Also, I may disagree with Vinge on the plausibility of automatic, robotic, self-driving cars, but it does not matter - he needed these so kids (and the rejuvenated) could go places while being too young to learn to drive. It is a plot device, not a prediction.
For some strange reason, many of the reviewers are hung up on the idea of Singularity (read this, this, this and this). Why? This book has nothing to do with it? Just because Vinge invented the word and the concept?
The main idea of the Singularity is that, due to the fast rate of development of technology, it will become impossible to predict the future development of technology (when was it ever predictable?). So, how do reviewers think they can predict future technology? And they argue if 'Rainbows End' is pre-Singularity or post-Singularity novel. Funny. Irrelevant.
Also, Vinge gave 4 or 5 possible ways to achieve Singularity, yet the reviewers only think of a scenario in which cyborgs take over the world and beat us up. Vinge also postulated the connectivity of too many players as one of the scenarios, something that may be much more relevant to this novel, if one wants to look at it that way.
So, is 'Rainbows End' a book in this category (#4)? No. The predictions are all plausible but that is irrelevant. They are just logical extrapolations from the present. The point of these is not prediction, but setting up the stage for the story.
#5 SF as Thought-Provoker
The most interesting SF is that which makes you stop and think. The best SF is certainly in this category (OK, the very best, including some of the older Vinge novels, is simultaneously in all five categories). Think of "Brave New World" or "Man In The High Castle", for instance. 'Rainbows End' fits squarely in this category. Plausible world of the future, gripping, plausible plot, plausible three-dimensional characters - all those are just icing on the cake and a pretext to make the reader stop and think. It certainly made me stop and think many times. Heck, I finished the book two months ago and I am still thinking about it and writing a post late at night!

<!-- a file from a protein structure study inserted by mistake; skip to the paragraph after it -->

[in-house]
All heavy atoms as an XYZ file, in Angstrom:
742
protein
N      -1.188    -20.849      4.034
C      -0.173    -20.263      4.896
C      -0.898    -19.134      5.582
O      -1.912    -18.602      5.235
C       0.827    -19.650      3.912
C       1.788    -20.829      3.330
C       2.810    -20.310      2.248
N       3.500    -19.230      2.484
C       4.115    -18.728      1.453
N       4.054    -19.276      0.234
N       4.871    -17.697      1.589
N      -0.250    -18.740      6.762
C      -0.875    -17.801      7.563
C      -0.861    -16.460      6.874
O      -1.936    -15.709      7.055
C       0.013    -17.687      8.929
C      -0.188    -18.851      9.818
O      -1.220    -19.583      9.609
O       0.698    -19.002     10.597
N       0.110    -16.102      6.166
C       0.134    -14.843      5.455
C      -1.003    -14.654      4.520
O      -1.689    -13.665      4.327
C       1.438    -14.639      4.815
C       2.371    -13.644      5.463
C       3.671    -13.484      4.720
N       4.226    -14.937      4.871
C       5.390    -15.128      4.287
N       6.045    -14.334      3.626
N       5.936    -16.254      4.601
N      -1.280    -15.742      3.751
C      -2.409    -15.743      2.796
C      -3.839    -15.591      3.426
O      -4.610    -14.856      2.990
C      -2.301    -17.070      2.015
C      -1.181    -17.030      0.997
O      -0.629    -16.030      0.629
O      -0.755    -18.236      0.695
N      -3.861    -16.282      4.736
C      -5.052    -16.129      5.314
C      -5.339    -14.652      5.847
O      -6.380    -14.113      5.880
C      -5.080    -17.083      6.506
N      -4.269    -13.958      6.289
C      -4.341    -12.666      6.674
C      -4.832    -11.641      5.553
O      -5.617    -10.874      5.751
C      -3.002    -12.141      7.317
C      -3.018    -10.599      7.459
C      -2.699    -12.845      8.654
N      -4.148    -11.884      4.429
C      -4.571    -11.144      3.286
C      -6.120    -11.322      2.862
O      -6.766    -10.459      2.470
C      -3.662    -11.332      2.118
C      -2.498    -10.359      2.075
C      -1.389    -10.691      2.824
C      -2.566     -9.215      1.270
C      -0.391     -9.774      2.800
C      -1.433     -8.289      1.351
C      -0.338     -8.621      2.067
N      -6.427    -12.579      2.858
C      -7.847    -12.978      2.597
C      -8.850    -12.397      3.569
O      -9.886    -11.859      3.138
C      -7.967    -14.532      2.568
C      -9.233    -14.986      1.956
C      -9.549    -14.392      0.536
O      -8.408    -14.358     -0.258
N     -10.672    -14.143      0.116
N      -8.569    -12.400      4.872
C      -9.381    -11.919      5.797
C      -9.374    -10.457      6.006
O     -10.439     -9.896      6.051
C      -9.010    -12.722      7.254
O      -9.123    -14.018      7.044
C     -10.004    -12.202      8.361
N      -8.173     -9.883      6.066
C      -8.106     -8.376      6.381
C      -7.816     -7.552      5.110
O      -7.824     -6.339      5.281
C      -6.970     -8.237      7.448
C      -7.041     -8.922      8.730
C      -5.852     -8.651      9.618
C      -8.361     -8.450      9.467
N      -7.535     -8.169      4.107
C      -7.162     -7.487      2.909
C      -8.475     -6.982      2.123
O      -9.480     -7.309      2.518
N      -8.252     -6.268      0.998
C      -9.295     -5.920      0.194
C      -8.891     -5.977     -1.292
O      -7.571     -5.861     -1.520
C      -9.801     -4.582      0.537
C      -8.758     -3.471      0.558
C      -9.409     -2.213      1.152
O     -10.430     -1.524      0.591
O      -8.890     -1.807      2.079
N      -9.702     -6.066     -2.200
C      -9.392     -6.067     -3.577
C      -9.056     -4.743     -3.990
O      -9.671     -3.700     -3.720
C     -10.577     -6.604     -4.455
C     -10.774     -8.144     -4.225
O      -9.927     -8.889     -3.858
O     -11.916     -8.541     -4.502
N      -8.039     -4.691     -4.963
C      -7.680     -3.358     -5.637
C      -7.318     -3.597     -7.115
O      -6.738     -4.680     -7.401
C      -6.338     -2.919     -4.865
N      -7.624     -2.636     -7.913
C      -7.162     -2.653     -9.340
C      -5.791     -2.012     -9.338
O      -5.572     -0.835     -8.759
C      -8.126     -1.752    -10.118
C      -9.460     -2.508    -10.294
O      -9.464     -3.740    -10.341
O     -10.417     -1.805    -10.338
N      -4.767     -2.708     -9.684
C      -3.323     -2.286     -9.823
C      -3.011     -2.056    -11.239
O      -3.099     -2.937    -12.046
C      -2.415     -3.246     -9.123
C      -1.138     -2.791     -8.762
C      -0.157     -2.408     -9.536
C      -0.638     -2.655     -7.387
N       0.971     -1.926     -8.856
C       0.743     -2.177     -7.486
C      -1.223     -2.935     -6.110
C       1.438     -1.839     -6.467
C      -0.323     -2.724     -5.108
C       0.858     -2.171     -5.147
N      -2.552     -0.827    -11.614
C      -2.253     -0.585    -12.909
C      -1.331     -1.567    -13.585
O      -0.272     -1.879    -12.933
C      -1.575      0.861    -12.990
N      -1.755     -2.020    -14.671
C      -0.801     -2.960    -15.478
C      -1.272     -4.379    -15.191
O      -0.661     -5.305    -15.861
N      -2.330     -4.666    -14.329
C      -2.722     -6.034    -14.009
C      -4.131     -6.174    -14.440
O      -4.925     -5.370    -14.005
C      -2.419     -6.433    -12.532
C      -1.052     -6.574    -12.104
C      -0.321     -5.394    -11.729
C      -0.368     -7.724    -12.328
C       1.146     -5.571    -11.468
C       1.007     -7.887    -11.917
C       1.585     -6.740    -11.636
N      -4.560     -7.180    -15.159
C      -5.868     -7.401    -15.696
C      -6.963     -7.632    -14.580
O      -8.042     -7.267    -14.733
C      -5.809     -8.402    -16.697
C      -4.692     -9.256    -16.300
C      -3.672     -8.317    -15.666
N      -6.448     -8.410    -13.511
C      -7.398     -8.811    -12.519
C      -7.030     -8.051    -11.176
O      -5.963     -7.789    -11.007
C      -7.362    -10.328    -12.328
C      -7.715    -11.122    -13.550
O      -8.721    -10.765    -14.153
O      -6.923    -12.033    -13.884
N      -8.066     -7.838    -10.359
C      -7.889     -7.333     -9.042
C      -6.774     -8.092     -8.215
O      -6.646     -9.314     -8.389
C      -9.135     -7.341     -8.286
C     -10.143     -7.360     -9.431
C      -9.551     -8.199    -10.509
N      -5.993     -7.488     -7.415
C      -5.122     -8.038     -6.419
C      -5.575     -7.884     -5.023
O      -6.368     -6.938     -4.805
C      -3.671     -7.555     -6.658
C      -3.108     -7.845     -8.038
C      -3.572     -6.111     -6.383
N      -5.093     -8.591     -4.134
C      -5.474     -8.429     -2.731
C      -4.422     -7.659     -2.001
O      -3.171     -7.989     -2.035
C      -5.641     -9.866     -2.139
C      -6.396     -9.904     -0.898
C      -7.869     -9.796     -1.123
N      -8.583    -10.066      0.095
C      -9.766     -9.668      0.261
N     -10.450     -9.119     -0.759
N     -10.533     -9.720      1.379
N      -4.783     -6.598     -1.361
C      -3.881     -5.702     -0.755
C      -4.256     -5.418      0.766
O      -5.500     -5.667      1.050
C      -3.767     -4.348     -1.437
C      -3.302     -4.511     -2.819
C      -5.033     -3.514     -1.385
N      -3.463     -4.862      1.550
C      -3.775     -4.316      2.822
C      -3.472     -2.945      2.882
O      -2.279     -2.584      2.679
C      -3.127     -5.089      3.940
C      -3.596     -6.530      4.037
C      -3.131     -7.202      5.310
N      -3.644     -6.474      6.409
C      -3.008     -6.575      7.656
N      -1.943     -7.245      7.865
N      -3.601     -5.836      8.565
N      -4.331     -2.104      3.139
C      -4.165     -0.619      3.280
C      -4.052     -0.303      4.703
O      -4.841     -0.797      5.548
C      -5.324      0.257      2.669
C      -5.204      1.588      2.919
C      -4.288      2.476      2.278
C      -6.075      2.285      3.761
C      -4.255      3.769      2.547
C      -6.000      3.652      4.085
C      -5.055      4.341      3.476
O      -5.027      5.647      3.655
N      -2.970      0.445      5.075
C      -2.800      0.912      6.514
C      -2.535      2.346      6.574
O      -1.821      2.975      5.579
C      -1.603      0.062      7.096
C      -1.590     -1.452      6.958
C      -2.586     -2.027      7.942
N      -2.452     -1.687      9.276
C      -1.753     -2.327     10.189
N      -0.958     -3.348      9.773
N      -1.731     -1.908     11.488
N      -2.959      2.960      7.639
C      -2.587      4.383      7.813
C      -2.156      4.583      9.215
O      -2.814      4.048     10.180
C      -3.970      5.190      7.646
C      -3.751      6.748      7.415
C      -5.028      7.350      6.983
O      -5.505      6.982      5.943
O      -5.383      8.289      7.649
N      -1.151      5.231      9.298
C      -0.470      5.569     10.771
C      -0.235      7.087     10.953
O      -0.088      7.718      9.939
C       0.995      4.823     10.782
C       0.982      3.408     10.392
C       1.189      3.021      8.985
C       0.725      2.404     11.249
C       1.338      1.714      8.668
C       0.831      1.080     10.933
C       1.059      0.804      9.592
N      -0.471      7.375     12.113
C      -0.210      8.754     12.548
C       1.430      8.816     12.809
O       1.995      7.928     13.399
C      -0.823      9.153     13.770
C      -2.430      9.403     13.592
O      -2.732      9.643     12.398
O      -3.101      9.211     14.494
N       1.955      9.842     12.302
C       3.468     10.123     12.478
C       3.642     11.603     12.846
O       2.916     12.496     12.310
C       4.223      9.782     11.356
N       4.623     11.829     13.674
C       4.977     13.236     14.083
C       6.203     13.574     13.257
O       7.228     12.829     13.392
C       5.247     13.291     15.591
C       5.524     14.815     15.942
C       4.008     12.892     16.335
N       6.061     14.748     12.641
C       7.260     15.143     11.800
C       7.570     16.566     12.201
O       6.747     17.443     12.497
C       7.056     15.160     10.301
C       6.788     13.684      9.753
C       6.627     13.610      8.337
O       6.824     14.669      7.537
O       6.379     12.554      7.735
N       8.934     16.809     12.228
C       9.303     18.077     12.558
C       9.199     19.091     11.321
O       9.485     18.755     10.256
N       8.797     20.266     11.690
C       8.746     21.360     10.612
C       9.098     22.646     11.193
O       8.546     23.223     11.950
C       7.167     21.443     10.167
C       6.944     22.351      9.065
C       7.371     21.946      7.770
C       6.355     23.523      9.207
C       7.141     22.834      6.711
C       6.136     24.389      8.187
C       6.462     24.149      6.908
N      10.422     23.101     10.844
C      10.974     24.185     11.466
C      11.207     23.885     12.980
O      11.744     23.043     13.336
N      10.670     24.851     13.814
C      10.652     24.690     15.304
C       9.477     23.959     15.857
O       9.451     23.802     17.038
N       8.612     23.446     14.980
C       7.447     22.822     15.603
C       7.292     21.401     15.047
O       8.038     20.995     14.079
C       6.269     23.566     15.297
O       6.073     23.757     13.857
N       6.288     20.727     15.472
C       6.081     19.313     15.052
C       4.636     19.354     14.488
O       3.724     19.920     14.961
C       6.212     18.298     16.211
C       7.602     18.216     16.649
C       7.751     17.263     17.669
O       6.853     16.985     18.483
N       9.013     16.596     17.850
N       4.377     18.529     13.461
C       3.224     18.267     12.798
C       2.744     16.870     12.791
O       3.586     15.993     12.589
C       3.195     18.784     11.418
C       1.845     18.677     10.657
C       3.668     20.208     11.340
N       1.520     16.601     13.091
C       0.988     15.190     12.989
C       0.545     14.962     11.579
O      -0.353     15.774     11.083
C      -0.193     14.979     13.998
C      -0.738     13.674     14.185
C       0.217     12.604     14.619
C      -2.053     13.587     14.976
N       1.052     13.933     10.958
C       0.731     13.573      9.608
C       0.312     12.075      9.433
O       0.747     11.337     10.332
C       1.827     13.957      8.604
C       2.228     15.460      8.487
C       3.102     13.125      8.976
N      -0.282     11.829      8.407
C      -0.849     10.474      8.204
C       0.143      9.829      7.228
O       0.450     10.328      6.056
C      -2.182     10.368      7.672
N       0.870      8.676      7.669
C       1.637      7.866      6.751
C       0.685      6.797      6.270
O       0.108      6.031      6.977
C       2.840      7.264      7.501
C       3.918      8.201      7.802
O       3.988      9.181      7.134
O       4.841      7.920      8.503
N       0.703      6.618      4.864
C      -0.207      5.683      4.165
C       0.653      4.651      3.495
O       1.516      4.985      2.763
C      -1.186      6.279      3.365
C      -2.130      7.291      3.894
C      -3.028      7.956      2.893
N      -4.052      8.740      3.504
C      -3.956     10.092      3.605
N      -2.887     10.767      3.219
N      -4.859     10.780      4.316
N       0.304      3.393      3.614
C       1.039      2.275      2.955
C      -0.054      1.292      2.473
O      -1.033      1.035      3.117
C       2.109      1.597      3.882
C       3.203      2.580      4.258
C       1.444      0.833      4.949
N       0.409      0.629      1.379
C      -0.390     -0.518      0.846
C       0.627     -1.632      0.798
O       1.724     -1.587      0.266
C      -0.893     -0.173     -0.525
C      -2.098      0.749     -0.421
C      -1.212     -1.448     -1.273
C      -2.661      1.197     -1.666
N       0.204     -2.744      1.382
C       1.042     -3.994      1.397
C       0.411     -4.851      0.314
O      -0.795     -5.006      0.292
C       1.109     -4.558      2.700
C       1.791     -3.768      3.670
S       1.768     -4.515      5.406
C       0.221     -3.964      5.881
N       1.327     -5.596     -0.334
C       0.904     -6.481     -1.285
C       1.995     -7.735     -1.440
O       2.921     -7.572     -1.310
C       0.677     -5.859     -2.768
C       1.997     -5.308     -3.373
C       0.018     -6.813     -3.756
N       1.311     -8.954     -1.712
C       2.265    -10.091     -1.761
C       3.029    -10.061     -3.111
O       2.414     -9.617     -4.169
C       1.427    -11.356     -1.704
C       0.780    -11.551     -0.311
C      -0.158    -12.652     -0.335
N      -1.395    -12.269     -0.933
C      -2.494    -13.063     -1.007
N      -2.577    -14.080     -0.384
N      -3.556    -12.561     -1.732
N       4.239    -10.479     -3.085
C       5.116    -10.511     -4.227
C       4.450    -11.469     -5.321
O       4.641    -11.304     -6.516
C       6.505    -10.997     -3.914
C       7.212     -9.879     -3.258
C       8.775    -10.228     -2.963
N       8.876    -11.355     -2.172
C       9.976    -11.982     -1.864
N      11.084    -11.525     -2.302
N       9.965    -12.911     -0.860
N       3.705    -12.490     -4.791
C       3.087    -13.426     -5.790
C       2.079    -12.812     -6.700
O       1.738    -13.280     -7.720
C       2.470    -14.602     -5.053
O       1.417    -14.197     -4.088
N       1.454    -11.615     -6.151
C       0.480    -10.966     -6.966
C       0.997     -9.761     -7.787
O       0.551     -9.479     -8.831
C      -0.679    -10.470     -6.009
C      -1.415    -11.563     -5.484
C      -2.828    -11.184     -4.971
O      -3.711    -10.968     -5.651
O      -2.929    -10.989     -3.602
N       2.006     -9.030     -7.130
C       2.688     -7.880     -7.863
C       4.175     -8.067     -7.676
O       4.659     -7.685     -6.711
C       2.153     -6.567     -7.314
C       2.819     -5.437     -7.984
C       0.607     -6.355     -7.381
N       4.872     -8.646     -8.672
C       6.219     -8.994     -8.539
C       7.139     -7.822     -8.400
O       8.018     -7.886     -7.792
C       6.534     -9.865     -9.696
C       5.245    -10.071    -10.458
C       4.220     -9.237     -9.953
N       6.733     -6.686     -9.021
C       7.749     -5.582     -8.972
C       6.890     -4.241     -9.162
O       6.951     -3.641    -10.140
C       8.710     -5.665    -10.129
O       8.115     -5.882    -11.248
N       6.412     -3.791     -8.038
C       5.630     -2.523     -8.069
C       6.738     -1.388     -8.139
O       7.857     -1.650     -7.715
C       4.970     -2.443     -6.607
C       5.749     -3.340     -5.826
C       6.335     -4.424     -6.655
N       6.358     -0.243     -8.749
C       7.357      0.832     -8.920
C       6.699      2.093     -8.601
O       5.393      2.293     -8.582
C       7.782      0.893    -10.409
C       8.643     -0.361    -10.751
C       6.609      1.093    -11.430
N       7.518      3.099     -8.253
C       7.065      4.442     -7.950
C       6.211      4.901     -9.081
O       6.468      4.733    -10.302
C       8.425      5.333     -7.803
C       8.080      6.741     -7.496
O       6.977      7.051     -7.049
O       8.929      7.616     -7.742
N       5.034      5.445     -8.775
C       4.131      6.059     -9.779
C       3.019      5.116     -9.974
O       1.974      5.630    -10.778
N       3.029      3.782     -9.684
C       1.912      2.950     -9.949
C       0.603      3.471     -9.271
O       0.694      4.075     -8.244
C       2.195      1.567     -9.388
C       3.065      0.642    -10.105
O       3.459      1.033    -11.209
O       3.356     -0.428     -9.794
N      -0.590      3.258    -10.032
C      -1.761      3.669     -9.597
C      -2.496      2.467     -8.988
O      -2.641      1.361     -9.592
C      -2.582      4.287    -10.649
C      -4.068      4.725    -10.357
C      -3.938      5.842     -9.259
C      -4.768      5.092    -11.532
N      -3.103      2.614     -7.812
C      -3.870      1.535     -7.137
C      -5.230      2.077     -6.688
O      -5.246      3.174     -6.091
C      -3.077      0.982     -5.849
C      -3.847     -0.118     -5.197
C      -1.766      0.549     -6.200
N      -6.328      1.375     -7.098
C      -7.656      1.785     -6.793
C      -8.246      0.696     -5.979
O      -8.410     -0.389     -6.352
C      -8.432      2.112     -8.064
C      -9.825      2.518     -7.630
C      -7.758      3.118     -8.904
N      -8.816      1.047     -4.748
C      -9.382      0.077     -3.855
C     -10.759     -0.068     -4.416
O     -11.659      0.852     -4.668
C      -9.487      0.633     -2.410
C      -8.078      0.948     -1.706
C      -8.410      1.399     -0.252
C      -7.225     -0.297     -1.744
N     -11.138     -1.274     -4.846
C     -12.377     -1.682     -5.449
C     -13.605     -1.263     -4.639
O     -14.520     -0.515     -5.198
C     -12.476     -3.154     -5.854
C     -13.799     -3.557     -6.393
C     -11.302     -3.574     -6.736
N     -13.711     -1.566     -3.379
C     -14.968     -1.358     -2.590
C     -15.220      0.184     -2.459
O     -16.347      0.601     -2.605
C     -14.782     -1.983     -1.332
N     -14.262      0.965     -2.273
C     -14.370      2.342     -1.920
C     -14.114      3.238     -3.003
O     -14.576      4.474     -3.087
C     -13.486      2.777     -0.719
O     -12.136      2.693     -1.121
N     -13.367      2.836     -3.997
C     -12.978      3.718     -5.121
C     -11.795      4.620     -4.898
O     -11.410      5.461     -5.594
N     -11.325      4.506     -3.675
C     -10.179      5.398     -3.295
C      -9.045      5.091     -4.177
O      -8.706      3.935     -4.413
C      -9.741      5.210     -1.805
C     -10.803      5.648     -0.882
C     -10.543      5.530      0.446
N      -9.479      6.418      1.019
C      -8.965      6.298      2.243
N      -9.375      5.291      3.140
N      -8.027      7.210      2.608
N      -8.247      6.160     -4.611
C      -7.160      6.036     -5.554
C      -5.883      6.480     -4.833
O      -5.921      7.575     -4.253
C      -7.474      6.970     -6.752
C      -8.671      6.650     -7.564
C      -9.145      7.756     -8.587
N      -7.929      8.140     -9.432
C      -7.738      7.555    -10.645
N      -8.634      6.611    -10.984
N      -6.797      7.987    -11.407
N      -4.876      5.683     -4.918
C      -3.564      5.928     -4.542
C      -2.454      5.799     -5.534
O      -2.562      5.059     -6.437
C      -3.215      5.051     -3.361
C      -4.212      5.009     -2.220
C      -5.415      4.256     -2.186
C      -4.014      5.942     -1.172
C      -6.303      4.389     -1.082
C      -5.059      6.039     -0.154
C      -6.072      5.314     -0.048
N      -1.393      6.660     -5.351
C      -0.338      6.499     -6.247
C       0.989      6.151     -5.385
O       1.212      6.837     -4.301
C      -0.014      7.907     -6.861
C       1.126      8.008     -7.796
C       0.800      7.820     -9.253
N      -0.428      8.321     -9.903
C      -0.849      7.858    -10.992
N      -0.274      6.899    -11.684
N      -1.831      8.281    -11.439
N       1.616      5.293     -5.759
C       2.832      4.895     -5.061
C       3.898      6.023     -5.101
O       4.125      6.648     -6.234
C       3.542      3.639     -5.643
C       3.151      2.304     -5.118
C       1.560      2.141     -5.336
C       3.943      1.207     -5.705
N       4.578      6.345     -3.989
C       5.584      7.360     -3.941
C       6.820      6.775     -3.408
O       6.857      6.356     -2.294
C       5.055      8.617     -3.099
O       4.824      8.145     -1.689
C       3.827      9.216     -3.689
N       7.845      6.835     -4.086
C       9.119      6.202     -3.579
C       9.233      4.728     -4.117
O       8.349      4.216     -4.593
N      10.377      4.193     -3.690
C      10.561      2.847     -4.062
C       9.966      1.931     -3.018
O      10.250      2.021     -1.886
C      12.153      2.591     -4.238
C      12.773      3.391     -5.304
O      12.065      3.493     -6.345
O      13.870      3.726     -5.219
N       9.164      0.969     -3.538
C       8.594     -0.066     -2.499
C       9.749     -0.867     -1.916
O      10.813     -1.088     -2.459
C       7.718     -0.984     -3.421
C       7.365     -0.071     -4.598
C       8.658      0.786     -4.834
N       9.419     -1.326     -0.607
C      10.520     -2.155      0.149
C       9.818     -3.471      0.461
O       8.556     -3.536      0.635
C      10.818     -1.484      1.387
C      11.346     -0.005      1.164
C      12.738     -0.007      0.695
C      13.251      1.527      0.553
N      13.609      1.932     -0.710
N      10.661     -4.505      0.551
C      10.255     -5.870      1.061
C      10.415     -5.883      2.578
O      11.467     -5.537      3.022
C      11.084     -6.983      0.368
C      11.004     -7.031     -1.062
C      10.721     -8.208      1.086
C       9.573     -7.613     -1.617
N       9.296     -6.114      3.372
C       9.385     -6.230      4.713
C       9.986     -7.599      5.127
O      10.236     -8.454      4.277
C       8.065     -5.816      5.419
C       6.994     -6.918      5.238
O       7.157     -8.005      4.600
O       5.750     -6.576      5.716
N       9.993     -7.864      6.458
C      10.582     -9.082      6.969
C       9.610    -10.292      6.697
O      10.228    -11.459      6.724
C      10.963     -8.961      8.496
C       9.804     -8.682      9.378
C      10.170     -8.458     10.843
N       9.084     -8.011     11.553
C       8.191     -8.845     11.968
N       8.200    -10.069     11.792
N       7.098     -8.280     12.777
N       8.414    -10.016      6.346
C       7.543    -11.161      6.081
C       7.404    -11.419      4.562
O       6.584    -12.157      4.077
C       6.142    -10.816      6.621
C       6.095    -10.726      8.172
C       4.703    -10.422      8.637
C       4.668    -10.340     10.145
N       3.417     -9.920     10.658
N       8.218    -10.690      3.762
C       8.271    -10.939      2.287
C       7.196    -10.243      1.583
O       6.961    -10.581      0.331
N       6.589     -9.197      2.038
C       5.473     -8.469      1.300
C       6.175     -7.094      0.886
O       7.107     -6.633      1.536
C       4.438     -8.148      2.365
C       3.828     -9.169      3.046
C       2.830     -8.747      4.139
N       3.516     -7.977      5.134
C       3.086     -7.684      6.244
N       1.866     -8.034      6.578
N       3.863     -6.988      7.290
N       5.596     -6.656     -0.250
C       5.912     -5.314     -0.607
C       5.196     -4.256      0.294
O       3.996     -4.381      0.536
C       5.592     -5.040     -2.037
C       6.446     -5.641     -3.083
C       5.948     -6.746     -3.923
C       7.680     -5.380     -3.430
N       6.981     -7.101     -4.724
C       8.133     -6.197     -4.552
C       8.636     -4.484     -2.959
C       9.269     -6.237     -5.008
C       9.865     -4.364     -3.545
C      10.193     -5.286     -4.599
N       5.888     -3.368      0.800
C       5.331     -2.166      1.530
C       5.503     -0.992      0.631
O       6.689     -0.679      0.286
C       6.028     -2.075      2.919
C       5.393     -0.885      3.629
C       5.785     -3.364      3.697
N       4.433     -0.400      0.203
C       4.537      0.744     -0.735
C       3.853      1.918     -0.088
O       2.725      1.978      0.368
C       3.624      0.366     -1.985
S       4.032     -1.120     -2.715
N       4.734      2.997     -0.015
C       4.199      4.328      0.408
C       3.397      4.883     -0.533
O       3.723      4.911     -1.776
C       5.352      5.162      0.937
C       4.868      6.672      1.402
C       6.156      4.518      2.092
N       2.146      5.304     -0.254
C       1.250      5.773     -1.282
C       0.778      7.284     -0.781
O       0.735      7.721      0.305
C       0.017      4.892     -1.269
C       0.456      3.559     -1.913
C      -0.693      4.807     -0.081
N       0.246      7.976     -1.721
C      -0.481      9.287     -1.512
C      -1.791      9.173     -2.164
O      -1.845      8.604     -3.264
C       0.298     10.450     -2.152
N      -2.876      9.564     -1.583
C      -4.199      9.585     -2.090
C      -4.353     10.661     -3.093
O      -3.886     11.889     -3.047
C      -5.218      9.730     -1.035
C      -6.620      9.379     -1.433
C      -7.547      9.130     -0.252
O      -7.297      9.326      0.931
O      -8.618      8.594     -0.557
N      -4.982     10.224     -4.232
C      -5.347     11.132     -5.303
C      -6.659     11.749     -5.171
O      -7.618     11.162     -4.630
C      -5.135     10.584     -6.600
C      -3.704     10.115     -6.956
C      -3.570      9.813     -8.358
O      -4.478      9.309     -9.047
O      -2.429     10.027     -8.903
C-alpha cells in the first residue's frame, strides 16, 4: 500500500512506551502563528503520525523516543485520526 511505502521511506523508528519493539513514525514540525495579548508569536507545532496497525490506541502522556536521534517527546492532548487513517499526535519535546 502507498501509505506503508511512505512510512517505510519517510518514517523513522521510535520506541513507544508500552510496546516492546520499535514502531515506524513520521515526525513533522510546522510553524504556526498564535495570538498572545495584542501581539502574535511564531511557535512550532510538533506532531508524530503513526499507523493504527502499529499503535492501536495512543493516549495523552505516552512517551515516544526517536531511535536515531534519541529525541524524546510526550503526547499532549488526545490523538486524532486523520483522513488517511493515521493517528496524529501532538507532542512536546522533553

What is the book about? It's about the Web. The Internet. Where it is going and how that will affect the world. Let's look at it in some detail:
Nowhere in the novel is there any mention of newspapers, radio or television. Yet, the characters get their news - online. Poor users (e.g., the rejuvenated) get their news crude and unfiltered, an equivalent of a novice internet users today who get news on AOL, MSN or CNN websites. The savvy know how to set up their news filters in order to get the correct information. Sorta like having, today, a newsfeed of the best blogs and news websites. BTW, the word blog, or even the concept of a blog, is also not mentioned anywhere in the book.
Who produces the news? It is not stated explicitly, but it appears to be a mix of professional and "citizen" journalism.
The main mode of communication between individuals is "silent messaging", i.e., instant messaging that nobody else can detect. Just a matter of online privacy and security.
The entire nature of information (read that thread!) has changed. The schools followed. They do not teach facts, but teach the ways to get the facts and use the facts. All online, of course.
Unfortunately, there is still a digital divide: the kids of educated parents end up in advanced "track", while the disadvantaged kids (and the 'rejuvenated') end up in the remedial classes. The difference - the rich get more techno-savvy, the poor get more creative.
Universities are still alive and well. Full of students. Thirst for knowledge has not been killed by online gaming yet. But doing original research is getting harder and harder to do - everything is already available online and analysis of patterns can do in seconds what a Dissertation used to take years to accomplish, especially in the humanities.
A big biotech lab is a centerpiece of the story. Happy scientists do their jobs in there. It's much more high-tech than now (though lab animals are still in full use), but the scientific questions are similar: evolution of consciousness, for instance.